REWRITING HISTORY: Sixty-plus years of major revisions to official UK GDP numbers
- 25 Mar 2015
Many times since annual publication of official GDP numbers began in 1948, there have been major subsequent revisions, which in a sense are rewriting history. That is the finding of new research by Enrico Berkes and Samuel Williamson to be presented at the Economic History Society’s 2015 annual conference. Their study does three things:
- First, it reports on the authors’ compilations of all the official versions of GDP that have been published since 1959 that they are now making available online.
- Second, it discusses the impact that these numbers had when they were published and if subsequent revisions would have changed the conclusions made at the time.
- Finally, it discusses the large revisions of the last three years and the implication for the current interpretation of post-war growth.
The research on these data sets shows that some events that might seem uncorrelated with GDP measurement have an impact on revisions of GDP data. In particular, the researchers show that in periods of recessions and periods around the elections before 1997, the revisions have been higher and sometimes followed a precise pattern.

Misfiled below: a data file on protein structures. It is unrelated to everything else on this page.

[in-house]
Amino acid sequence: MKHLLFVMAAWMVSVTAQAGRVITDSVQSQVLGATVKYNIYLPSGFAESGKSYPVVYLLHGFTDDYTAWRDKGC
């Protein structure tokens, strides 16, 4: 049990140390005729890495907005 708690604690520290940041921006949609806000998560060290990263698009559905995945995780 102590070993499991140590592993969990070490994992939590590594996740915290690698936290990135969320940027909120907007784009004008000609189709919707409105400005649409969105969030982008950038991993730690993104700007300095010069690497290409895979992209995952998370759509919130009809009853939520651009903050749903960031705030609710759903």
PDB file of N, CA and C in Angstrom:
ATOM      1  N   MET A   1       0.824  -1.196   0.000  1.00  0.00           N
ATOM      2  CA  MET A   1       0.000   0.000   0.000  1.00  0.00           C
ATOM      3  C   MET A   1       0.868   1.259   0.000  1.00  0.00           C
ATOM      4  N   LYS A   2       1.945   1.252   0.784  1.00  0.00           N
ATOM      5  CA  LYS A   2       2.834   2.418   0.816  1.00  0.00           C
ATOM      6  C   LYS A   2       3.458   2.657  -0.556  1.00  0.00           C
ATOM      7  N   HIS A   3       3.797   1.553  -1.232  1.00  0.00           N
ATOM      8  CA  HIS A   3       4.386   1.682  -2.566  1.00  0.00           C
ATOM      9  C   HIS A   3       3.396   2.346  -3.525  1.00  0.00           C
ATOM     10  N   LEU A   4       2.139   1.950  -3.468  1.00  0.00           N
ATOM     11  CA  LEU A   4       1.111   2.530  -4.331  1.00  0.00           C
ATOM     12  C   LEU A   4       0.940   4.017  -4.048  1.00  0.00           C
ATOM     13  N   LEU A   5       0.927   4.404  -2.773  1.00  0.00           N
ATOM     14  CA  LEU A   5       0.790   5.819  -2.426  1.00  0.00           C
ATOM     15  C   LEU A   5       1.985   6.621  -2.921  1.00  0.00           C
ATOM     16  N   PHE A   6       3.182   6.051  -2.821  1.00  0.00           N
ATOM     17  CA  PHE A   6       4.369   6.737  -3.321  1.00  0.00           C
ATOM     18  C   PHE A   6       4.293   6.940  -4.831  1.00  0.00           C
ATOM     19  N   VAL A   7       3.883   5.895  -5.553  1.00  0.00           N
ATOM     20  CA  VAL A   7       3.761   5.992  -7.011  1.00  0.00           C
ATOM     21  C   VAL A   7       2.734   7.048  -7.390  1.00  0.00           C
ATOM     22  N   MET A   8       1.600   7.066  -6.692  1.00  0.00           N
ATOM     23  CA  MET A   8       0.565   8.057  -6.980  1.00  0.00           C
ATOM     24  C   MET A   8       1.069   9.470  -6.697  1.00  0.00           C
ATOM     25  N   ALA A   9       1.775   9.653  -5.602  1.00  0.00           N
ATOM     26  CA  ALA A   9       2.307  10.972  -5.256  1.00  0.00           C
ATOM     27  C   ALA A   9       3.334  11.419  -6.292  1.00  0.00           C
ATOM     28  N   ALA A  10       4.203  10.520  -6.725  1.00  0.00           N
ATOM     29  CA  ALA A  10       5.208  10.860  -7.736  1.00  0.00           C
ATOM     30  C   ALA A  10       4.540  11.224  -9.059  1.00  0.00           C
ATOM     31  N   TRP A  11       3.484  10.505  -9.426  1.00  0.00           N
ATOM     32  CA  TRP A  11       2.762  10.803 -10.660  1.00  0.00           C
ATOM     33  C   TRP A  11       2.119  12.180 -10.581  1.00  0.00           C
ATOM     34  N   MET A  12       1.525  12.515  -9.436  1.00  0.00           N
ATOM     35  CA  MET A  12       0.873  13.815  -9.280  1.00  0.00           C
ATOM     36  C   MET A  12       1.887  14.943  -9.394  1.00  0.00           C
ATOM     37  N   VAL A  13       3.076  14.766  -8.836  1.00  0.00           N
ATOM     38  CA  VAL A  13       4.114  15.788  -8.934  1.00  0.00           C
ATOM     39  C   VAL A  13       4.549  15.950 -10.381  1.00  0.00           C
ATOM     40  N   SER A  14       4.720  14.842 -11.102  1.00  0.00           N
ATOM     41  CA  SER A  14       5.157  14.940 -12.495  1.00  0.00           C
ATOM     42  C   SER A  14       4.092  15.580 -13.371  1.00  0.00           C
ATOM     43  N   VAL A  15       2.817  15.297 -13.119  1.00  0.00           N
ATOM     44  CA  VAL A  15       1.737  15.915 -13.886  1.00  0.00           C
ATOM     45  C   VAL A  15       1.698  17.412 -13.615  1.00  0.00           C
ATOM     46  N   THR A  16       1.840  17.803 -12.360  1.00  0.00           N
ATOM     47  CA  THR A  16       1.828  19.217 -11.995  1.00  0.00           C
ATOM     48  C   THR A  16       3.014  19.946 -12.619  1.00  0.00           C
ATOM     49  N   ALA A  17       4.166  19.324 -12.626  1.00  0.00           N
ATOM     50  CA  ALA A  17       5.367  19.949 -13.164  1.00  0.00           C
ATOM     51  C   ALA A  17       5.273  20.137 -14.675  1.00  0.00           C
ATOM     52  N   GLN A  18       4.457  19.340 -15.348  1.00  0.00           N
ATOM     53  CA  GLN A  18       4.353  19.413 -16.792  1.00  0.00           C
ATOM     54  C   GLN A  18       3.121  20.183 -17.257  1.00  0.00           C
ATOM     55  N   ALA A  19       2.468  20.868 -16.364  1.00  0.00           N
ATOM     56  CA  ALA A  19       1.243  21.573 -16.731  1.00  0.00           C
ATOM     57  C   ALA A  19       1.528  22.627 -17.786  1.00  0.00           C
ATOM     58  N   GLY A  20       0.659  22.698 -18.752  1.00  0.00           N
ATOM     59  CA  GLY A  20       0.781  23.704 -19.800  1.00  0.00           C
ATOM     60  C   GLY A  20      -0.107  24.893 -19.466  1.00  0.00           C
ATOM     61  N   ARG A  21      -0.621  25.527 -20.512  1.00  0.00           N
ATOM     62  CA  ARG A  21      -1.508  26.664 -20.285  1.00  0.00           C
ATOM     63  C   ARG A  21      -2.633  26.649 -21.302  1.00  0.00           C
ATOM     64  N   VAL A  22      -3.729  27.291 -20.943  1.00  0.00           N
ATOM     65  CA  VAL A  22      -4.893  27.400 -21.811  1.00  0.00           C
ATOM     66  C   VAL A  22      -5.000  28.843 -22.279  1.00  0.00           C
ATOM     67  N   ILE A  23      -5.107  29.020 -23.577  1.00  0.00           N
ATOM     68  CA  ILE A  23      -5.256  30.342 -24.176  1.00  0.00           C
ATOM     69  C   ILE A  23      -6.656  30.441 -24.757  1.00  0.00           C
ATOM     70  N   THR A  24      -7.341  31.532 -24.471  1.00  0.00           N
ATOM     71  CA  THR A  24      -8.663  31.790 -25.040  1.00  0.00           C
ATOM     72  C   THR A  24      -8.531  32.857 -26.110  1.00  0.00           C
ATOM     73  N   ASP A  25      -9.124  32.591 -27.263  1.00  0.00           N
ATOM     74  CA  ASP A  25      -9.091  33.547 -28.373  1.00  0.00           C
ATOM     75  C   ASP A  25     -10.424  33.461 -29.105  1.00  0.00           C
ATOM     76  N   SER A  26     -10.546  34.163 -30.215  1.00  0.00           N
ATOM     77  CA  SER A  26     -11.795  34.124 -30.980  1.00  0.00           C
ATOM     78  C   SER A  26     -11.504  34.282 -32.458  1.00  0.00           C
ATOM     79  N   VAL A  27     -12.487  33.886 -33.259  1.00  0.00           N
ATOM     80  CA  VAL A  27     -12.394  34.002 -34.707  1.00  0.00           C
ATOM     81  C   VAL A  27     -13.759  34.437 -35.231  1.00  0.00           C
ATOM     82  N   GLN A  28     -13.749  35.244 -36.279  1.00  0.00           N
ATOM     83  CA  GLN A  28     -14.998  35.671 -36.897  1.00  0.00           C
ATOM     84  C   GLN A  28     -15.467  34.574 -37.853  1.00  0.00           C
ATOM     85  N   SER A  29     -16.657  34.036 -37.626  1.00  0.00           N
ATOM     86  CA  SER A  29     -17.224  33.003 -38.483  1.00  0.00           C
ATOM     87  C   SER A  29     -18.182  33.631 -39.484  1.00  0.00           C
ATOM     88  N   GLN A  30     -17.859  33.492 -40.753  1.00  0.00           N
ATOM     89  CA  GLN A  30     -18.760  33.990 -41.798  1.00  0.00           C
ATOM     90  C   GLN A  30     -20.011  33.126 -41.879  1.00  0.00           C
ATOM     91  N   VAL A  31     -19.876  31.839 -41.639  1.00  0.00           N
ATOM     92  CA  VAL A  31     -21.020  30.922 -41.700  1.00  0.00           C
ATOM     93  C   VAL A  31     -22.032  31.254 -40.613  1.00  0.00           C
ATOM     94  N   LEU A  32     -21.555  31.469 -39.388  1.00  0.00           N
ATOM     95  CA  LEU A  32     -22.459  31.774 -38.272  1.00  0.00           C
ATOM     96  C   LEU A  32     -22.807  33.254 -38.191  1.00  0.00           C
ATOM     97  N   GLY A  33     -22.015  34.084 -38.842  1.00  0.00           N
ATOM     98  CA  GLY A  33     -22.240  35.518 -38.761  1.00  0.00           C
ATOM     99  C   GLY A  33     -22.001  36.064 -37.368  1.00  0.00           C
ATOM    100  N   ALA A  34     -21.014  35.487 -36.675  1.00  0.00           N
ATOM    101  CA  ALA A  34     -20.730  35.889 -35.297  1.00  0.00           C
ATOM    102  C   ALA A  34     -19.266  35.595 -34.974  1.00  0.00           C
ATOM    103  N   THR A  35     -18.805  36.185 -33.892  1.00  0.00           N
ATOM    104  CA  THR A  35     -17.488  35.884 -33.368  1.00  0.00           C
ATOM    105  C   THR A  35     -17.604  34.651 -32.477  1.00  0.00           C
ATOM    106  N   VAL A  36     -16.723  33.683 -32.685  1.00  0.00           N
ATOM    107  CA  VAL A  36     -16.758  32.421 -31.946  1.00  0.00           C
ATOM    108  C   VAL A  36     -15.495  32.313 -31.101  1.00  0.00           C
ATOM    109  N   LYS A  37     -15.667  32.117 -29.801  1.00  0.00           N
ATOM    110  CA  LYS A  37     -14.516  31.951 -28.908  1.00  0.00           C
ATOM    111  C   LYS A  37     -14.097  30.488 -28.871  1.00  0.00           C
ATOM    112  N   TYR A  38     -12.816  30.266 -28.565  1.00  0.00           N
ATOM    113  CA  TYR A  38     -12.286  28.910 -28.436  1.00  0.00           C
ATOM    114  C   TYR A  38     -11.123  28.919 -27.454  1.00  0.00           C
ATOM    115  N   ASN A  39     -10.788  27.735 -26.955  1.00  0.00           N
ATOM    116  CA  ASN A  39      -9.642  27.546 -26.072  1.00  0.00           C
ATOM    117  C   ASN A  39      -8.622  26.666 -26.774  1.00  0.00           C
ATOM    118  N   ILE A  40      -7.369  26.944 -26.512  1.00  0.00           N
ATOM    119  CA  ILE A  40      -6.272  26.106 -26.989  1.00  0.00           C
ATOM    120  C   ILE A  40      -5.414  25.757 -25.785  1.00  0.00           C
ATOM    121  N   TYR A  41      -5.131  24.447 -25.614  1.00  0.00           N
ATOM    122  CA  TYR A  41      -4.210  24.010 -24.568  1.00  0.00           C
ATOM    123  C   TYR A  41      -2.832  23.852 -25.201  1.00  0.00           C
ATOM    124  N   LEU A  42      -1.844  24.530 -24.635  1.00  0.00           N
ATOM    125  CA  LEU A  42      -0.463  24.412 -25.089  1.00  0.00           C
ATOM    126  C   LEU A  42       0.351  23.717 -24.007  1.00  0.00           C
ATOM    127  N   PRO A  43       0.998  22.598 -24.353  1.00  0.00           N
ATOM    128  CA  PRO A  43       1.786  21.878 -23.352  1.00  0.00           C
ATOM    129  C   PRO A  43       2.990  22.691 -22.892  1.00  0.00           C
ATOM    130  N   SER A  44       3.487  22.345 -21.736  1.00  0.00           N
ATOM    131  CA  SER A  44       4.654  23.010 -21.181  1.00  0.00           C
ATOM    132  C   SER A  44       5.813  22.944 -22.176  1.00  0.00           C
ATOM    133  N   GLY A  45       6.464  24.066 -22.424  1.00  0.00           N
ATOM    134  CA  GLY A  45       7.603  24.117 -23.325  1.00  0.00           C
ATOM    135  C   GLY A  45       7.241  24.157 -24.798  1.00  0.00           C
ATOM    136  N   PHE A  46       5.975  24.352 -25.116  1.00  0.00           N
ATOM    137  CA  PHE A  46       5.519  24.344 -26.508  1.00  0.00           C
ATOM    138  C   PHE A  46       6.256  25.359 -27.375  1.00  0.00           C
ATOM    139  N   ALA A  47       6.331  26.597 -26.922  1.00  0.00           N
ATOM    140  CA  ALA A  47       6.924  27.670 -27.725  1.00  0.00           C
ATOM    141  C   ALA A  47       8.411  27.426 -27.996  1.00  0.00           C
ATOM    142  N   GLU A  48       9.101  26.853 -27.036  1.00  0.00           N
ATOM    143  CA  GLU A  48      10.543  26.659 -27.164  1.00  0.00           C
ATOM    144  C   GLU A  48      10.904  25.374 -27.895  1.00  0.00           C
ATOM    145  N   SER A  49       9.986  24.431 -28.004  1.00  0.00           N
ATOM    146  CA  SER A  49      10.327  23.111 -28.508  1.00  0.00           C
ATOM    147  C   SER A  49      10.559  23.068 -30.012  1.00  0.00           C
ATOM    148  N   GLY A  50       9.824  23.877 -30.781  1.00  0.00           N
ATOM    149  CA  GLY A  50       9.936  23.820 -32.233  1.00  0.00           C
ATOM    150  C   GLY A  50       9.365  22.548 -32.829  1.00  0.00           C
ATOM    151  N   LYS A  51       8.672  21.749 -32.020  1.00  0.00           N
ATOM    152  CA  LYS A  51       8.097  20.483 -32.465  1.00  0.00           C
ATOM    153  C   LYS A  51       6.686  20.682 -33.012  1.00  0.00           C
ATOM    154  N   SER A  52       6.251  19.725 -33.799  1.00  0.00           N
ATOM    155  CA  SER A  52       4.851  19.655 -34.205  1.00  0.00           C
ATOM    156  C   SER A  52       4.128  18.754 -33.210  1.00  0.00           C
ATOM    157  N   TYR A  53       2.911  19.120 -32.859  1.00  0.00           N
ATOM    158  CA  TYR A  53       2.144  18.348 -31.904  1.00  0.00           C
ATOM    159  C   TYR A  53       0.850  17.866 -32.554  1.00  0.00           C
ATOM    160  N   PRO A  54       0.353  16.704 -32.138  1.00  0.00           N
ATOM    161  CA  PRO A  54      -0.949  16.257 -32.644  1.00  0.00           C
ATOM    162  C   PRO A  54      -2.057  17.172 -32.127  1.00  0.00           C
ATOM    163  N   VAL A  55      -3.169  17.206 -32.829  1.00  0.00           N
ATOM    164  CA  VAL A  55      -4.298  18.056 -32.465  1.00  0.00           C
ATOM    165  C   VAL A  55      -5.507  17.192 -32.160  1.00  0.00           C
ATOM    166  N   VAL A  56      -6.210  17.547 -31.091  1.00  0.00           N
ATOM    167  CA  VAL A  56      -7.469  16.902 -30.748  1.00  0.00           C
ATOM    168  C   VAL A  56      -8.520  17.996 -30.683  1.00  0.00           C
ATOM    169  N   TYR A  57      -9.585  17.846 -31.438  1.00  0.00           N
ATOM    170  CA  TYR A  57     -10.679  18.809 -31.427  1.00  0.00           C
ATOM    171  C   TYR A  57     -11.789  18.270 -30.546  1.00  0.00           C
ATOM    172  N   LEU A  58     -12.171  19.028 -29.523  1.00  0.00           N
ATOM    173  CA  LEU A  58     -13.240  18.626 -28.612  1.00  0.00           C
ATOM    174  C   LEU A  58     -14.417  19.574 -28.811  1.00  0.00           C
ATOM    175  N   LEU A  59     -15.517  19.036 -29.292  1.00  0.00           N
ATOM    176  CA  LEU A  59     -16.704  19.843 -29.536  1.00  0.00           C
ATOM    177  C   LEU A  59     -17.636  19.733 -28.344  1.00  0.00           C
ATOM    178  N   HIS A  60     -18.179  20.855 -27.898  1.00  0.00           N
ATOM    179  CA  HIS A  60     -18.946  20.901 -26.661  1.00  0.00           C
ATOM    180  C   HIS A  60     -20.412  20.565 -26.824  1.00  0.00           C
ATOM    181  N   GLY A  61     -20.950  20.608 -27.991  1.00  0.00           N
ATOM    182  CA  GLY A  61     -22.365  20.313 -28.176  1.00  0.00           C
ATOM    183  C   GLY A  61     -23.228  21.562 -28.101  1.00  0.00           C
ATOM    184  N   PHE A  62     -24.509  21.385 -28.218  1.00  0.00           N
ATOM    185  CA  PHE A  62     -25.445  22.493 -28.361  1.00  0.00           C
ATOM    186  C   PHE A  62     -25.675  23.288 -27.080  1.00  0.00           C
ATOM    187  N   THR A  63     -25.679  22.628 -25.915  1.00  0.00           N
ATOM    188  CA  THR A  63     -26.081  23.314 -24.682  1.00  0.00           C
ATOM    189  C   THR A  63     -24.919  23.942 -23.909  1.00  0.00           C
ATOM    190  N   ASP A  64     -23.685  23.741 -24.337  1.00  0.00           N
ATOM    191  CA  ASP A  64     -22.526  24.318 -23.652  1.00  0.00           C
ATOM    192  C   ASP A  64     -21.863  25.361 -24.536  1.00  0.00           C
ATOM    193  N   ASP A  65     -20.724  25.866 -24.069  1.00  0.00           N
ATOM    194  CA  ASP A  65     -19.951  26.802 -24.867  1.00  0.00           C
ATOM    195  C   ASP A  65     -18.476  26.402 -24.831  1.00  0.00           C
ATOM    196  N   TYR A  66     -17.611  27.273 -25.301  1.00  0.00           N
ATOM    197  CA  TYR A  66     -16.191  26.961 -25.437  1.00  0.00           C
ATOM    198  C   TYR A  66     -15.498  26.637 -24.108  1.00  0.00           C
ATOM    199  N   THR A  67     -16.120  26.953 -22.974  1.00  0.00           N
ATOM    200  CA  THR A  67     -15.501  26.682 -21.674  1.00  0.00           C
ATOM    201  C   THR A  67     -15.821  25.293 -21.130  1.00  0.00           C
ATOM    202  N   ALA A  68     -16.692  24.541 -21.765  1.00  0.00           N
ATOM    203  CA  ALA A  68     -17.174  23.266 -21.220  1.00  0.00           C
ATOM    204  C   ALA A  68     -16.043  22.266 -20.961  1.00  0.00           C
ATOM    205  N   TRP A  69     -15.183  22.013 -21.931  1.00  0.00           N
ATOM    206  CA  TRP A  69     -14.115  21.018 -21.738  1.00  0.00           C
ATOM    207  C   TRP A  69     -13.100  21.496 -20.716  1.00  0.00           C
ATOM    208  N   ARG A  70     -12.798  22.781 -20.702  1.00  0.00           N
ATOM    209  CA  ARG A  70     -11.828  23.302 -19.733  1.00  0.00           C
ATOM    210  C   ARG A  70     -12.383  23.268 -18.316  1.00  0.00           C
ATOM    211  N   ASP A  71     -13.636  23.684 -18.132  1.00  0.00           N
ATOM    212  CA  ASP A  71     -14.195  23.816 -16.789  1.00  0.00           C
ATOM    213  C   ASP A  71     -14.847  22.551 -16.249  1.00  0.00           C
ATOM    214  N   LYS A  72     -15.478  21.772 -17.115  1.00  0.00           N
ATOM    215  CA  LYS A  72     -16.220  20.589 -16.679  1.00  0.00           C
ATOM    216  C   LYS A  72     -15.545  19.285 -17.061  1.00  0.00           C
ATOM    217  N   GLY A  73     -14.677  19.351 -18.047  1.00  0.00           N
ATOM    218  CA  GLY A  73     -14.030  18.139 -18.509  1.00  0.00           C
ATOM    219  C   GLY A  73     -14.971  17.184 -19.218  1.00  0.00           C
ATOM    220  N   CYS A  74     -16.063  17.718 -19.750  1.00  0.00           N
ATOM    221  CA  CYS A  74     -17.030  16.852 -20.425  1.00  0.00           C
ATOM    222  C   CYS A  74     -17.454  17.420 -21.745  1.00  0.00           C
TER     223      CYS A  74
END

The authors’ particular concern for the numbers published in the last three years is that, even after correcting for an production error (announced last fall), the new series increases the annualised growth rate of per capita real GDP from 2.06% to 2.25%, thus projecting backwards that the 1948 per capita GDP was 14% lower than it had been predicted the year before.
For over 60 years, the official GDP numbers for the UK have been published annually by a government office – since 1997, the Office for National Statistics (ONS). For the most part these series start in 1948 and end in the previous year. As with most official numbers, one can expect there to be minor revisions of the series from year to year. This study shows that many times these revisions are far from minor.
'Years of Revisions in the Official Estimates of GDP for the United Kingdom: Their Impact on the Interpretation of Post War Economic Performance'
Enrico Berkes and Samuel H. Williamson